Skip to Content

Share your story

Compassion.jpeg

Incredible stories happen every day at Sarah Bush Lincoln. We believe these untold stories have the potential to inspire and help others and we would love to hear about your experience!

Please contact Kristen Gisondi, Communications Specialist, to share your experience or story idea. This information will only be used to contact you regarding your story. We will not share or publish this information without your consent.

Feel free to attach a photo or a written document in the email.

cancer.png

heart.png

orthopedic.png


Finally Time

Vickie Bradley is happy to be back to her busy life following overdue knee replacement.

Vickie Bradley.jpg

Everyone has a breaking point – a moment in time when they cannot continue doing what they’re doing. Vickie Bradley’s breaking point came when she could no longer help care for her grandkids. That’s when she knew it was time to have a long-overdue knee replacement.

Vickie was first told she needed a knee replacement more than seven years prior. “I was too busy to have it done,” she said. “I was still teaching and didn’t want to

take the time for the surgery and recovery.” Vickie was a teacher at Riddle Elementary School in Mattoon. She was managing the pain with the use of anti-inflammatory medication. As the pain worsened, however, she made an appointment with SBL Orthopedic Surgeon Louis Mendella, DO. “By then, it was the middle of the pandemic, and I had plans to take care of my son’s baby in Indianapolis, so he didn’t have to go into daycare. Dr. Mendella gave me a couple of cortisone injections, and that bought me some time so I could help my family for a couple of months.

Vickie points to years of tumbling in her youth and 60 years of abuse on her joints for the deterioration. A fall in the school parking lot and a run-in with her large dog added to her distress. By the time she sought help, her leg was bowed, due to there being no cartilage or meniscus in her right knee, and it was horribly painful to walk.

“I just don’t sit down. I retired five years ago after a co-worker passed away unexpectedly. It was a reminder that we only have so much time on this Earth – the clock’s ticking -- and there were a lot of things I still wanted to do. I left work that year so I could be with my grandkids,” Vickie said.

Yet, every year since her retirement, the pain in Vickie’s knee grew worse. “I got to the point that I couldn’t take care of my grandkids or walk my three dogs. It just broke my heart,” she recalled.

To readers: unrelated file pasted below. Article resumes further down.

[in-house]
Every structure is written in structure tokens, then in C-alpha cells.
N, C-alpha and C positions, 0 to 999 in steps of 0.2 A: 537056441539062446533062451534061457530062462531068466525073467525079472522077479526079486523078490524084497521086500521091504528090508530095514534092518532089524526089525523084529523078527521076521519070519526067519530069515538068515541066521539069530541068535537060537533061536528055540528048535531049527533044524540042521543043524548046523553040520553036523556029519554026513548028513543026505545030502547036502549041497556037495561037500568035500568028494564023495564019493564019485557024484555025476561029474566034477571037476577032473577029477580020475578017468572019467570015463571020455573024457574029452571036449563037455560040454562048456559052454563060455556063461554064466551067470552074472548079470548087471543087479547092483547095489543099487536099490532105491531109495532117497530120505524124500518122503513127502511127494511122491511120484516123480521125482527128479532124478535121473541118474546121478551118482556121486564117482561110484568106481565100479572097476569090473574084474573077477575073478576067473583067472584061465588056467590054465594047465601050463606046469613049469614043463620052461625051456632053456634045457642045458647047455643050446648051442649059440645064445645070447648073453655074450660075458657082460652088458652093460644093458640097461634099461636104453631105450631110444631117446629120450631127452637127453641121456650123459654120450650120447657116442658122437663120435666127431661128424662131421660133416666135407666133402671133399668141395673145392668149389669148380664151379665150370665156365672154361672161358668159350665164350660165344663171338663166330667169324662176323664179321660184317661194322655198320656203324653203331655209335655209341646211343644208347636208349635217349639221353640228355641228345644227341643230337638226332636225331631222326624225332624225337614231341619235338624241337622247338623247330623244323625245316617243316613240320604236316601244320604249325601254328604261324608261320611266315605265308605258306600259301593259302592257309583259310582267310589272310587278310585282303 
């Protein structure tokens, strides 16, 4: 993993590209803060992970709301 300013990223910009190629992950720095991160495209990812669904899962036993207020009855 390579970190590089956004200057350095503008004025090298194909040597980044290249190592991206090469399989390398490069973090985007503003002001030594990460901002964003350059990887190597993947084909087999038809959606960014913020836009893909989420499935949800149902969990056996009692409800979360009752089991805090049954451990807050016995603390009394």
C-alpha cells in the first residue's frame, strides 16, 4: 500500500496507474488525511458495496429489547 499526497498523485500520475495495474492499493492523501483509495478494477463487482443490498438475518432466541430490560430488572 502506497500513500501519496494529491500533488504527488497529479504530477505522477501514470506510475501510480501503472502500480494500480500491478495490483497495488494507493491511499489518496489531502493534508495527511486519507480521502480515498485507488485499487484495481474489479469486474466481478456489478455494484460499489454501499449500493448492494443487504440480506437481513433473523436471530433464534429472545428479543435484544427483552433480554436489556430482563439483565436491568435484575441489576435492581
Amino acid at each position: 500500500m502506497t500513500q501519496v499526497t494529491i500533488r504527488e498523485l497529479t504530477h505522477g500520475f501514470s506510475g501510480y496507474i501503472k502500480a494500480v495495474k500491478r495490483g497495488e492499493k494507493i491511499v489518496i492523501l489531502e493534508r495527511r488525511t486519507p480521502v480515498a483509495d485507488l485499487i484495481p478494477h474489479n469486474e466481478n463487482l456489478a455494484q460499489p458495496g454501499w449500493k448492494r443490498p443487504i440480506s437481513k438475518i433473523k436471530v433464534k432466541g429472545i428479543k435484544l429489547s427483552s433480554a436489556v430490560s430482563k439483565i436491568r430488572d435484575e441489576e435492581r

Vickie is quick to sing the praises of Dr. Mendella. “He’s great. He knew I needed to have this operation, but I kept putting it off to take care of the grandkids, help my parents, bring in my garden and can tomatoes and salsa. There was always something or someone who needed me. He was very flexible and accommodating and continued to tell me that I’d know when it’s time for the procedure.”

Vickie had the total knee replacement in September— her first operation in more than 30 years. “I was a bit scared, not fully knowing what to expect, but I had the most calming pre-op nurse who took the time to talk with me and to introduce me to the operating room staff. It made me feel so much better,” she explained.

Vickie’s family members became her caretakers, supporting her throughout her recovery. Her daughter-in-law, a physical therapist in Indianapolis, made the two-hour trip to Mattoon to check on her progress. Vickie completed eight weeks of physical therapy and credits her therapist for pushing her to improve.

In hindsight, Vickie regrets delaying the knee replacement. “I should have done this so much sooner. I just kept finding one reason after another not to proceed until the pain became unbearable,” she said.

“Dr. Mendella told me that I would have pain during recovery, but when I saw him for my two-week check-up and asked him about when to expect the pain, he said I had already had all the pain I would have,” Vickie quipped. “I guess I was just living with so much pain that the discomfort associated with surgery wasn’t that bad.” She anticipates a knee replacement operation on her left knee, but she knows that it is a few years down the road. “I’ll know when it’s time,” she said.

With her husband, Bert, who retired in December, Vickie looks forward to traveling while they both are healthy. The pair will, of course, be attending their grandchildren’s school and sports events, as well!

For more information on SBL Orthopedics visit  orthopedics.sarahbush.org.